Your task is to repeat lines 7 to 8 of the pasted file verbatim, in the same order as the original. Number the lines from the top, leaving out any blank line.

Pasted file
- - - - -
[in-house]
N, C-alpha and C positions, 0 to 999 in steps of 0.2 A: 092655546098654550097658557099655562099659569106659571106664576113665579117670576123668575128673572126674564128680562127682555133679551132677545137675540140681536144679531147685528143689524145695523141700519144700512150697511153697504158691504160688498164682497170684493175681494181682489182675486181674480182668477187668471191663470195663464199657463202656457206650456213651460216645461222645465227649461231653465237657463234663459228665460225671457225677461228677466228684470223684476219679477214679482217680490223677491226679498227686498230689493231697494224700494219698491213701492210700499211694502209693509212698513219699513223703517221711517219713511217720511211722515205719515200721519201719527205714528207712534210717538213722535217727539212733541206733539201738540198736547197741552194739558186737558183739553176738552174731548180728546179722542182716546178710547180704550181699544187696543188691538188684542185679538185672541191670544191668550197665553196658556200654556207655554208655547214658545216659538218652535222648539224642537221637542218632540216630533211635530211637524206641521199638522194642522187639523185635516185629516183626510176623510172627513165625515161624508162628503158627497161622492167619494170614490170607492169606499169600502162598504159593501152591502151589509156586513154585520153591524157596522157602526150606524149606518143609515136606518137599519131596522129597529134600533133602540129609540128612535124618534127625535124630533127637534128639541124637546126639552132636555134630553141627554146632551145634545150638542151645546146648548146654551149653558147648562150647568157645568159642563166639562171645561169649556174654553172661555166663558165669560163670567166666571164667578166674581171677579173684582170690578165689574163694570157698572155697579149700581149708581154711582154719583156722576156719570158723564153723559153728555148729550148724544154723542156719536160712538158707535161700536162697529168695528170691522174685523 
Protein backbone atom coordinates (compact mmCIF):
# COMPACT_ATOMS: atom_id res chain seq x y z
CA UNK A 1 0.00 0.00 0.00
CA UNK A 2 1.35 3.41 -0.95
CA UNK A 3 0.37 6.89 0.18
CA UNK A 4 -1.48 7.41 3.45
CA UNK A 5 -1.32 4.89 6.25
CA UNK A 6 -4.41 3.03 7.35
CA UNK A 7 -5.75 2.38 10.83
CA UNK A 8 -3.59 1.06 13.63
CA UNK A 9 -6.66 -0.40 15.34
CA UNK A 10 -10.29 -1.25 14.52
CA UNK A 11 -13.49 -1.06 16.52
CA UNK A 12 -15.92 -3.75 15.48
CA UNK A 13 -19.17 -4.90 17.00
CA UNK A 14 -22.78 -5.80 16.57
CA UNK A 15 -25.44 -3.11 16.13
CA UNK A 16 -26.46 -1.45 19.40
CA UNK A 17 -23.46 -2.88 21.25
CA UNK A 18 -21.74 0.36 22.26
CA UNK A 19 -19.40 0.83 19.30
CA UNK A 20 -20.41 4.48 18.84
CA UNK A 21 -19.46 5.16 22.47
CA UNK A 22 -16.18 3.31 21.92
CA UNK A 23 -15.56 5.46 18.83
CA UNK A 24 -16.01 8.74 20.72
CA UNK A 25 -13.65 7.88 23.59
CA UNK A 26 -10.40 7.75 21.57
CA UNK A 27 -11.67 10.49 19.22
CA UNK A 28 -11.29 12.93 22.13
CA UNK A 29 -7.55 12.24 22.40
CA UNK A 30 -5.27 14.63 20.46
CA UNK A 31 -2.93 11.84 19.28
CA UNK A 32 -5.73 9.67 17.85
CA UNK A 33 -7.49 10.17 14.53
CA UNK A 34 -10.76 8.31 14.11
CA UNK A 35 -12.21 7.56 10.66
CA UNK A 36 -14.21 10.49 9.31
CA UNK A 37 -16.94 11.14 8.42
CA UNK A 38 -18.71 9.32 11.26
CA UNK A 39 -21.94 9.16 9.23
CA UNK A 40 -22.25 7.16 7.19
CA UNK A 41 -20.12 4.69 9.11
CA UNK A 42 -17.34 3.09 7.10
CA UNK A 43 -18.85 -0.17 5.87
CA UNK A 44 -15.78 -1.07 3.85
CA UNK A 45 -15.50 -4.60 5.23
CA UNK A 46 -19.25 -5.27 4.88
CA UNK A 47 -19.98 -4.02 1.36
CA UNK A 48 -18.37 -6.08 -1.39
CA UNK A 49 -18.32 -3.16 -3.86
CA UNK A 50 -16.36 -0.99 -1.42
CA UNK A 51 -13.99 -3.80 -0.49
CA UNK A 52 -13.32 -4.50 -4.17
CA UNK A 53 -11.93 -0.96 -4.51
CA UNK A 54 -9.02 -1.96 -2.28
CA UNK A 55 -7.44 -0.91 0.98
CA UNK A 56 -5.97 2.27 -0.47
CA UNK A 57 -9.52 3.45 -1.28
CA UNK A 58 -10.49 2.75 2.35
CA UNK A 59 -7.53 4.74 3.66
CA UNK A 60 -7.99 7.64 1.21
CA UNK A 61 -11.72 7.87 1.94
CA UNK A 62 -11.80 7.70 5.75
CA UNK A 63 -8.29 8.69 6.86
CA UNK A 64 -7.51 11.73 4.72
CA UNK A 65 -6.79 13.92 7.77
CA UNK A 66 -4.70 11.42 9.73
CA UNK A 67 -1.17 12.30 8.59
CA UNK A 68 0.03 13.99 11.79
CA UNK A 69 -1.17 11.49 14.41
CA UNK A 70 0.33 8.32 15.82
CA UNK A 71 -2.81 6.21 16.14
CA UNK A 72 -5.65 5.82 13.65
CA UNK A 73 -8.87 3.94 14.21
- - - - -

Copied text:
CA UNK A 3 0.37 6.89 0.18
CA UNK A 4 -1.48 7.41 3.45